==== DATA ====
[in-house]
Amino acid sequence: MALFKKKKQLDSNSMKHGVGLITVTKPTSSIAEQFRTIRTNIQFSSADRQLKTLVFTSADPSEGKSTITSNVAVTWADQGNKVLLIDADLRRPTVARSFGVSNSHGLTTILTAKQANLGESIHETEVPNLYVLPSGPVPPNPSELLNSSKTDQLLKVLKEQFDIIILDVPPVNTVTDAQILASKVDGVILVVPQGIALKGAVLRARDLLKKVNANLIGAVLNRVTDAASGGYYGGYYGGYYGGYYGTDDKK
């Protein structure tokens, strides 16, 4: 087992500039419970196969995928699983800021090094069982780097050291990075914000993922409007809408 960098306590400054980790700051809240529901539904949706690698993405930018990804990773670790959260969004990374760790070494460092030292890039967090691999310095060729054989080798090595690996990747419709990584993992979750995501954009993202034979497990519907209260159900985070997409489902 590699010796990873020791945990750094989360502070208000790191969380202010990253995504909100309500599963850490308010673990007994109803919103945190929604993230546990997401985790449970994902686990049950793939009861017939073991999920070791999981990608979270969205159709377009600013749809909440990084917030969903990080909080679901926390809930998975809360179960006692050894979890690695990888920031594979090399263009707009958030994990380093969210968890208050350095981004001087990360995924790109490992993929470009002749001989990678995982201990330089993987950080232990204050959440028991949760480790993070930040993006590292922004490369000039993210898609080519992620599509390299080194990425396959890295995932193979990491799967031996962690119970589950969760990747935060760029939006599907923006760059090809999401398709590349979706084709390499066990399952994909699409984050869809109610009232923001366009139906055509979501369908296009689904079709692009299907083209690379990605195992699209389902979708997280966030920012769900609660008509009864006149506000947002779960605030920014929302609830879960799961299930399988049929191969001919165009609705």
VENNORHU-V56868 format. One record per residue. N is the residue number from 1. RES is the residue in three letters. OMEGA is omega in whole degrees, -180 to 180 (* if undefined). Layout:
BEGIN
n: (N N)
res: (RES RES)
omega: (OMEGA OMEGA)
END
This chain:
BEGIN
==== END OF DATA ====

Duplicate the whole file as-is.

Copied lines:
[in-house]
Amino acid sequence: MALFKKKKQLDSNSMKHGVGLITVTKPTSSIAEQFRTIRTNIQFSSADRQLKTLVFTSADPSEGKSTITSNVAVTWADQGNKVLLIDADLRRPTVARSFGVSNSHGLTTILTAKQANLGESIHETEVPNLYVLPSGPVPPNPSELLNSSKTDQLLKVLKEQFDIIILDVPPVNTVTDAQILASKVDGVILVVPQGIALKGAVLRARDLLKKVNANLIGAVLNRVTDAASGGYYGGYYGGYYGGYYGTDDKK
């Protein structure tokens, strides 16, 4: 087992500039419970196969995928699983800021090094069982780097050291990075914000993922409007809408 960098306590400054980790700051809240529901539904949706690698993405930018990804990773670790959260969004990374760790070494460092030292890039967090691999310095060729054989080798090595690996990747419709990584993992979750995501954009993202034979497990519907209260159900985070997409489902 590699010796990873020791945990750094989360502070208000790191969380202010990253995504909100309500599963850490308010673990007994109803919103945190929604993230546990997401985790449970994902686990049950793939009861017939073991999920070791999981990608979270969205159709377009600013749809909440990084917030969903990080909080679901926390809930998975809360179960006692050894979890690695990888920031594979090399263009707009958030994990380093969210968890208050350095981004001087990360995924790109490992993929470009002749001989990678995982201990330089993987950080232990204050959440028991949760480790993070930040993006590292922004490369000039993210898609080519992620599509390299080194990425396959890295995932193979990491799967031996962690119970589950969760990747935060760029939006599907923006760059090809999401398709590349979706084709390499066990399952994909699409984050869809109610009232923001366009139906055509979501369908296009689904079709692009299907083209690379990605195992699209389902979708997280966030920012769900609660008509009864006149506000947002779960605030920014929302609830879960799961299930399988049929191969001919165009609705």
VENNORHU-V56868 format. One record per residue. N is the residue number from 1. RES is the residue in three letters. OMEGA is omega in whole degrees, -180 to 180 (* if undefined). Layout:
BEGIN
n: (N N)
res: (RES RES)
omega: (OMEGA OMEGA)
END
This chain:
BEGIN